A community funding bid to apply to make Belle Vue House in Sudbury a listed building received its target amount within 24 hours.
Babergh District Council has already chosen a preferred buyer for the 19th century building, which the Suffolk Free Press understands would mean its almost certain demolition to make way for hotel chain Premier Inn and restaurant chain Beefeater.
But Theo Bird, who was chairman of the unsuccessful community bid to buy the house from Babergh, has now helped organise a new bid to get the building listed. A page set up on the Crowdfunder website targeting £600 to pay for a consultant to submit the application to Historic England, reached that amount within a day.
Mr Bird said that if the building was listed it would guarantee its survival, but also stressed that it was not about blocking development in Sudbury.
He said: “The community feedback we’ve had is that we should have tried to put a listing on it years ago. That would have been a lot more simple.
“Premier Inn is welcome, but if we start bulldozing the town centre what is there for tourists to visit? Sudbury has to look after what it has got. To be a destination it has to look after its heritage assets.”
Last year Babergh agreed the house could be demolished due to the high cost of refurbishment and redevelopment. It said its preferred bidder would deliver the “best possible outcome” for Sudbury and district. For legal reasons, Babergh has not yet made public the preferred bidder’s identity.
Lord Phillips of Sudbury is backing the campaign to list and preserve Belle Vue House.
He said: “It seems bizarre that it hasn’t been listed in the past. But with fine Victorian buildings now being more highly valued I sincerely hope that the listing authorities will do what they ought.
“For those who are worried about not having a hotel at Belle Vue I actually think the existing building, without the modern additions, could be a huge asset for the main dining, bar and service rooms. And I speak as one who was chairman of a hotel group not so long ago. The modern bedroom facilities could be put in the adjacent woodland.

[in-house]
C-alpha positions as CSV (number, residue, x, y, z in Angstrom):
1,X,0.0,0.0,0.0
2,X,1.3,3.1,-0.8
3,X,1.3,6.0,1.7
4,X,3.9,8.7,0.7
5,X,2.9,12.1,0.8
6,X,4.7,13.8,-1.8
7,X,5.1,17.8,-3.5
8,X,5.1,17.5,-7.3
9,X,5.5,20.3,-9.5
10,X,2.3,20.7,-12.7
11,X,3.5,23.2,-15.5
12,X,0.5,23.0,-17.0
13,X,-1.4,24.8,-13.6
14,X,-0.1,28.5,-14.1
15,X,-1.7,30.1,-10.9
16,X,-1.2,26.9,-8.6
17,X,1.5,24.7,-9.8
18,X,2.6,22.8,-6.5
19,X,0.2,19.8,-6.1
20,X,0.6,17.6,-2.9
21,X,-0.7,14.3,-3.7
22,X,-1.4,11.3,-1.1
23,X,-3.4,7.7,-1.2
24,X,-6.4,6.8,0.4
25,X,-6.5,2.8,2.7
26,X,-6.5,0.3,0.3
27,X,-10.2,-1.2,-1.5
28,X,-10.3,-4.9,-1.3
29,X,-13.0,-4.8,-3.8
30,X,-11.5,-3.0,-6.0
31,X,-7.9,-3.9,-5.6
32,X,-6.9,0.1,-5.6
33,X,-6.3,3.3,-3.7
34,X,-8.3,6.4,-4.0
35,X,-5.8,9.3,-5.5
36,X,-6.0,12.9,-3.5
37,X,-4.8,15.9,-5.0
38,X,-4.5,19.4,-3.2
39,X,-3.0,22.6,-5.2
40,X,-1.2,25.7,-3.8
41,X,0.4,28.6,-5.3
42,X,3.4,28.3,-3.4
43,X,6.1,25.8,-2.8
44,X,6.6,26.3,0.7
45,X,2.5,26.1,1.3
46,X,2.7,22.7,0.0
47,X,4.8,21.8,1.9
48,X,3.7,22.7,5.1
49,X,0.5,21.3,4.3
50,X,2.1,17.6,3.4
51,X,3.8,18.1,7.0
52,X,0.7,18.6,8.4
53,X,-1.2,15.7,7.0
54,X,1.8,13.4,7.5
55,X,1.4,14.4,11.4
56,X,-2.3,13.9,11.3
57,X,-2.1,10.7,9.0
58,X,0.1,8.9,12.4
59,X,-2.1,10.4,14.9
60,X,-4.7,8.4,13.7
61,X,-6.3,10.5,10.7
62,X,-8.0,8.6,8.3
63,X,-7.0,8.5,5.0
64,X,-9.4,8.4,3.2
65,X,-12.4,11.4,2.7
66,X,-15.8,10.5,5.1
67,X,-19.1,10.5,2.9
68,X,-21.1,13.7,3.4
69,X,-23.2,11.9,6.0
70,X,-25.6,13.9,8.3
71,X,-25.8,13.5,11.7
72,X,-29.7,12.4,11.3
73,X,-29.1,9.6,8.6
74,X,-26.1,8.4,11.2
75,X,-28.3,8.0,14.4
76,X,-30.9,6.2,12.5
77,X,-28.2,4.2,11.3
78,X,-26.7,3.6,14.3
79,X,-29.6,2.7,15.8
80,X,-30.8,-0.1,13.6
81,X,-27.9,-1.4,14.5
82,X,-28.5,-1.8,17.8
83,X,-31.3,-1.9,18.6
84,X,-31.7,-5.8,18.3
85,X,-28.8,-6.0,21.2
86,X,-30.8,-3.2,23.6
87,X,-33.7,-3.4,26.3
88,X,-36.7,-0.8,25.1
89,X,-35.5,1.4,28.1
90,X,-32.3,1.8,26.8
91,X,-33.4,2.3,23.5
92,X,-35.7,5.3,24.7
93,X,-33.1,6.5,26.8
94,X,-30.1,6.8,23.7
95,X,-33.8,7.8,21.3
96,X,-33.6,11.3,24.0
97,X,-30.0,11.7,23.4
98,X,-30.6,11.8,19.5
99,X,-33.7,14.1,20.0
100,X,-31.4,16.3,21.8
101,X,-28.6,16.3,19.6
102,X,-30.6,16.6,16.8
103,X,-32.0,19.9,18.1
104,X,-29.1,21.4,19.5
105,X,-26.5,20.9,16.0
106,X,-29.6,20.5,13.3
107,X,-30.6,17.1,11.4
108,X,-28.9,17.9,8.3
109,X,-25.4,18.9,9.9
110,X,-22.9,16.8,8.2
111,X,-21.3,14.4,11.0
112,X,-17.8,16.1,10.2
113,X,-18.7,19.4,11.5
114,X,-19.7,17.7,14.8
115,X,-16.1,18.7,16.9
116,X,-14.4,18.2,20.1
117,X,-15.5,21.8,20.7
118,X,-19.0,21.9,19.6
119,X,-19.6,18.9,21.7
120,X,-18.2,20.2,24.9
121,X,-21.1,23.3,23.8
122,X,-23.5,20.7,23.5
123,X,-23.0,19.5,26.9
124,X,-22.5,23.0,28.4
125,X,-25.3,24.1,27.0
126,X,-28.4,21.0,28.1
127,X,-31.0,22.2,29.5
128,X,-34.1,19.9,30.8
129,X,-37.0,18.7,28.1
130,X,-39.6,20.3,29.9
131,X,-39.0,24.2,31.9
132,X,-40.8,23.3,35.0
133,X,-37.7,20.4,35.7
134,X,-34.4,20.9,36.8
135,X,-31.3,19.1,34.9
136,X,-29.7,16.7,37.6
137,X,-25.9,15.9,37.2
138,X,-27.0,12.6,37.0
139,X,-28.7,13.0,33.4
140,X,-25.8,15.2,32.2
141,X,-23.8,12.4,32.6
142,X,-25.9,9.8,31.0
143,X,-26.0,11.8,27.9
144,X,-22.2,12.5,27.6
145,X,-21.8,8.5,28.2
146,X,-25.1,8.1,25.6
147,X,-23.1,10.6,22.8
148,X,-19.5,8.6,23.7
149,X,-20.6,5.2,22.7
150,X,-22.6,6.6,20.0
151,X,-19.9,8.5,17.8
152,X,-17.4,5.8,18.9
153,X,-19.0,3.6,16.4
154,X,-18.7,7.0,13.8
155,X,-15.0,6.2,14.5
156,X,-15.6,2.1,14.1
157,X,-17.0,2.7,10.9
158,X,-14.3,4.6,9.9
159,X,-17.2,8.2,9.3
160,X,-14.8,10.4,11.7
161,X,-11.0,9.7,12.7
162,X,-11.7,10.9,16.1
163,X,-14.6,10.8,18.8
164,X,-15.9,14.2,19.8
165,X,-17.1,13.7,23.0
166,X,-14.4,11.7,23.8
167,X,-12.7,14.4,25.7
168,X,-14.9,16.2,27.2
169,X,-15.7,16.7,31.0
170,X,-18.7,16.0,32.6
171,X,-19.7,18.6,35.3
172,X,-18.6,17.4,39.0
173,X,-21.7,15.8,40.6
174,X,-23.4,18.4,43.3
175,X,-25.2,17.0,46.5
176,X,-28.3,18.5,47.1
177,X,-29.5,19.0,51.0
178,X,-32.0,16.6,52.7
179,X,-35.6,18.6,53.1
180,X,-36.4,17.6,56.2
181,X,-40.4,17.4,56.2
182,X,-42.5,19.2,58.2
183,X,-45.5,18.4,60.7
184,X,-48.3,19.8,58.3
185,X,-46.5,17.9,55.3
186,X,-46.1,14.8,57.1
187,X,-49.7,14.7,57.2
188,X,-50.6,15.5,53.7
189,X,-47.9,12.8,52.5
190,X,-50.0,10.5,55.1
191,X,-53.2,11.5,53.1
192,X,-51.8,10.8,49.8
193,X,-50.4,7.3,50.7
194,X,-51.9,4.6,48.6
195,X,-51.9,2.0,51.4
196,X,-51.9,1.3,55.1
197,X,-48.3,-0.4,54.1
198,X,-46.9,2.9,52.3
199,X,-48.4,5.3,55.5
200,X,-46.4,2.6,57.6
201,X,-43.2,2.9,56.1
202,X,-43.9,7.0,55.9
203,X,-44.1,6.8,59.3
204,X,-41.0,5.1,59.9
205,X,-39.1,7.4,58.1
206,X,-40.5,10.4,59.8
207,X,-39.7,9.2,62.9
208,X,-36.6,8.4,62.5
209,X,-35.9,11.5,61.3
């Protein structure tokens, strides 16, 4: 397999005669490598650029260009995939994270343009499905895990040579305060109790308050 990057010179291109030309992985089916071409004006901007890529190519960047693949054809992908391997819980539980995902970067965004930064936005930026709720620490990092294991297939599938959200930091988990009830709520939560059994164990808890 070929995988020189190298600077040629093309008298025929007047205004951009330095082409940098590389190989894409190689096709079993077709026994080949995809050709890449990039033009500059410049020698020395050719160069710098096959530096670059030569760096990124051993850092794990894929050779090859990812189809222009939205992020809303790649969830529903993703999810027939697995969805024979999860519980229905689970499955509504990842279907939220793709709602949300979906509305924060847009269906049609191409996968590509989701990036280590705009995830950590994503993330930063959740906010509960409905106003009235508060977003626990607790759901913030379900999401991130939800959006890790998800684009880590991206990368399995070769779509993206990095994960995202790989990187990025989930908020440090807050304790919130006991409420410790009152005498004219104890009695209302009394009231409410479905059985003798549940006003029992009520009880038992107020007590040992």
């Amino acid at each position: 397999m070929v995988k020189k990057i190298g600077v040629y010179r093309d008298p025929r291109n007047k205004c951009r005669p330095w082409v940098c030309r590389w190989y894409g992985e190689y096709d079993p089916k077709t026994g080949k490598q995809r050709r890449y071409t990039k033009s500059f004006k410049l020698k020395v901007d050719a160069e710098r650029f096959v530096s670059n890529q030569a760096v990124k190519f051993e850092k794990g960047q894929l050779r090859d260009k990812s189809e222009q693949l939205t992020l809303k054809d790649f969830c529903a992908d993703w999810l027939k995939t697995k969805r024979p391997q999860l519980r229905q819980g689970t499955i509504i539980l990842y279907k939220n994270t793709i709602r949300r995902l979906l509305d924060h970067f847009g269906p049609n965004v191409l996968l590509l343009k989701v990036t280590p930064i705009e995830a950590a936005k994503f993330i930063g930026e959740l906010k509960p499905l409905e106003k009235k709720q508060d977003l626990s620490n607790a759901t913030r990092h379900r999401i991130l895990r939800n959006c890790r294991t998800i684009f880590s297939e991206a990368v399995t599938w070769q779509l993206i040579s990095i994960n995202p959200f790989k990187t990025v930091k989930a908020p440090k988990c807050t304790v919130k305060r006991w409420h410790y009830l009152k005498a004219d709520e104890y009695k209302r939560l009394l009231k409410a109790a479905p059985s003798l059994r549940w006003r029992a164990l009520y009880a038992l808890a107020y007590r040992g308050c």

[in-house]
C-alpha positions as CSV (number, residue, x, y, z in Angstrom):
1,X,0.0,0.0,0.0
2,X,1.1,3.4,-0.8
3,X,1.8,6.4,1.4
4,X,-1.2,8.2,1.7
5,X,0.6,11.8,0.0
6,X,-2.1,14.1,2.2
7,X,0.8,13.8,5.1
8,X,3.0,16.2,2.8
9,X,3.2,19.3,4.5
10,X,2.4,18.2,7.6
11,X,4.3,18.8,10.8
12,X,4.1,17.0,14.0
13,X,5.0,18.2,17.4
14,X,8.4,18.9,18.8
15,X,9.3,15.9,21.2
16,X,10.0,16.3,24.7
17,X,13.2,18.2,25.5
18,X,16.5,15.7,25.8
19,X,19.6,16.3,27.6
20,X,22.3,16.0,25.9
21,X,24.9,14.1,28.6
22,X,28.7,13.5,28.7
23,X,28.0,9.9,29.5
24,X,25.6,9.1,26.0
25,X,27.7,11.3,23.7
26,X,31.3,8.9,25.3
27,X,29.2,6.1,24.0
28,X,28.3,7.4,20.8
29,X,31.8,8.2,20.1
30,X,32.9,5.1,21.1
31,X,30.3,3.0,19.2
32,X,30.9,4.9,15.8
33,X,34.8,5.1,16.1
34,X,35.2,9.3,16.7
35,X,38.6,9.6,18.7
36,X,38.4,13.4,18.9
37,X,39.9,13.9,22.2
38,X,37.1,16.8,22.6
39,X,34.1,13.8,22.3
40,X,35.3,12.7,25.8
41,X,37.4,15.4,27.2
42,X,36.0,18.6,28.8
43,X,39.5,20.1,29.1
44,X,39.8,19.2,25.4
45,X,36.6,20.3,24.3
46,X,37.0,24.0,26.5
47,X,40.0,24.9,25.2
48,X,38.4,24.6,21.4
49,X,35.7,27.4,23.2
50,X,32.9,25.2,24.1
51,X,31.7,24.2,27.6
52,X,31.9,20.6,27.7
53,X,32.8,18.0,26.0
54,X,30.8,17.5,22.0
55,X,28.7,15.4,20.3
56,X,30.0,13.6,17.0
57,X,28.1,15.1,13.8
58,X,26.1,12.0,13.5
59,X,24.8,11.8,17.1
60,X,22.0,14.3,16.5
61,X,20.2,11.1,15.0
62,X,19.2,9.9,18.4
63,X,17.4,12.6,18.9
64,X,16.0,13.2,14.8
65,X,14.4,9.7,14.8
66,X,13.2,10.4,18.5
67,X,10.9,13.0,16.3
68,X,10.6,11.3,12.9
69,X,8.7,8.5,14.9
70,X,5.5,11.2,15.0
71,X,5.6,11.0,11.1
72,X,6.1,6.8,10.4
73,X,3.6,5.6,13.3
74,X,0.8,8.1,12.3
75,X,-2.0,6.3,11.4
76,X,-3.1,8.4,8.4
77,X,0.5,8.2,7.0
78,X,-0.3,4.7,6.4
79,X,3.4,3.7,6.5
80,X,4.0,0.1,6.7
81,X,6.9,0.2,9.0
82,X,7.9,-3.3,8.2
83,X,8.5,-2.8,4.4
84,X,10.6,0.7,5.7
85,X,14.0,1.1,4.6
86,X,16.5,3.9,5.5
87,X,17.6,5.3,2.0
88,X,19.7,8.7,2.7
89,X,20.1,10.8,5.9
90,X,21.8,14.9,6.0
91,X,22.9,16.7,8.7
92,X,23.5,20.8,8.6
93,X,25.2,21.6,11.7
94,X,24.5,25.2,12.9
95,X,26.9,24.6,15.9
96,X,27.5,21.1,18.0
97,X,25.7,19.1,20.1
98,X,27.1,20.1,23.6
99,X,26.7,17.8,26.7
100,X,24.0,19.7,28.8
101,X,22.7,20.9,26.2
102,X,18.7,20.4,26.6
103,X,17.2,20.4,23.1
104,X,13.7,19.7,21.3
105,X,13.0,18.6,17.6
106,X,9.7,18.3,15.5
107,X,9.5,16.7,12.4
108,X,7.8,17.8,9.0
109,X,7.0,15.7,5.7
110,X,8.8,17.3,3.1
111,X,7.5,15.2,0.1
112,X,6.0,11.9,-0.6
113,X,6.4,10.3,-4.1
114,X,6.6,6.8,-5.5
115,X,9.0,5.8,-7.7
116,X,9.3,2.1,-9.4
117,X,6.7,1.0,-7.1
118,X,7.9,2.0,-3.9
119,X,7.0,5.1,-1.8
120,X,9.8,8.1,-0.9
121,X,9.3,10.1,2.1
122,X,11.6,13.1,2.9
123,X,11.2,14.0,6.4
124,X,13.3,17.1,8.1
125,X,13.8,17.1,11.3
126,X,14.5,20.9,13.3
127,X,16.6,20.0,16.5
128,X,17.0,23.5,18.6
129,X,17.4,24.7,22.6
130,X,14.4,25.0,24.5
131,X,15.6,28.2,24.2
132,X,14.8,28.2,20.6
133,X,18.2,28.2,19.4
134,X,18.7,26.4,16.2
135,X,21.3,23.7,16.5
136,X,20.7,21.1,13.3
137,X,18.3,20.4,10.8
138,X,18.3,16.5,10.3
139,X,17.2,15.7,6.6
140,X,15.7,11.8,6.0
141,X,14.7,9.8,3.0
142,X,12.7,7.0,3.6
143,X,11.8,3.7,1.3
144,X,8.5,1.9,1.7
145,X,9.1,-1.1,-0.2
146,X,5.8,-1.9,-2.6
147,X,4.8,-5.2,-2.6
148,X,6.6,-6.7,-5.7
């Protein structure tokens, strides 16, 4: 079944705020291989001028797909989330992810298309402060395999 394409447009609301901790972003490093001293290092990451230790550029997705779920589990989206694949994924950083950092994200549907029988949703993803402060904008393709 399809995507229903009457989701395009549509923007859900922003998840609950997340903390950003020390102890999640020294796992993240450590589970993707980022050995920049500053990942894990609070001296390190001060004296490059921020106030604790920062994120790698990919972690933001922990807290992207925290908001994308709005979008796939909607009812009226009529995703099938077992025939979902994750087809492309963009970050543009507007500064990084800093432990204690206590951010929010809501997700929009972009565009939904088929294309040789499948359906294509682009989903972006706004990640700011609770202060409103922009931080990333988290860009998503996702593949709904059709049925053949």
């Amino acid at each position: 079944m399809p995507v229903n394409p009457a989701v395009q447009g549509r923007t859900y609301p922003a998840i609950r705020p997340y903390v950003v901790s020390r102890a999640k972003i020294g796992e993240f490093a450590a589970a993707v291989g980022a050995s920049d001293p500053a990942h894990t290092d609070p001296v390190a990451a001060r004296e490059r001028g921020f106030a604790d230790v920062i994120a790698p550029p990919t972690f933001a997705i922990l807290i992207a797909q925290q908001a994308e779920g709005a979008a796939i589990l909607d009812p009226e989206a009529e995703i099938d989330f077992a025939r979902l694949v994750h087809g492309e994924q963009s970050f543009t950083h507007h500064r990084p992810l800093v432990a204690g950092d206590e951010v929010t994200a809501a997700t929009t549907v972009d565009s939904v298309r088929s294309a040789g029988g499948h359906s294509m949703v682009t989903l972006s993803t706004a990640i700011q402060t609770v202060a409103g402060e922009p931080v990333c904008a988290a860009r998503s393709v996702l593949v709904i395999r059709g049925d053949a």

“There are others who made bids for Belle Vue House where they made bids that would have preserved the building.
“I want to encourage anybody who wants to see it listed to contact your district councillor.”
Mr Bird added that the building’s architects, Spalding and Knight, also designed the RADA Academy in London, which is listed and was saved from a similar fate. Mr Bird said the same consultant who applied to list the RADA building will be used to try to list Belle Vue House.
He said the work of local resident Anne Grimshaw in researching much of the history of the building has saved on consultants fees. The application form will be submitted to Historic England in due course.
According to Historic England, decisions usually take about six months.
An attempt to list the building was made in 2008, but Mr Bird said new historically important information, such has who the architects were, has been unearthed since then. The crowdfunding bid now has a new target to raise funds for a consultant to scrutinise any future planning application for the site. Visit www.crowdfunder.co.uk/listing-application-belle-vue-house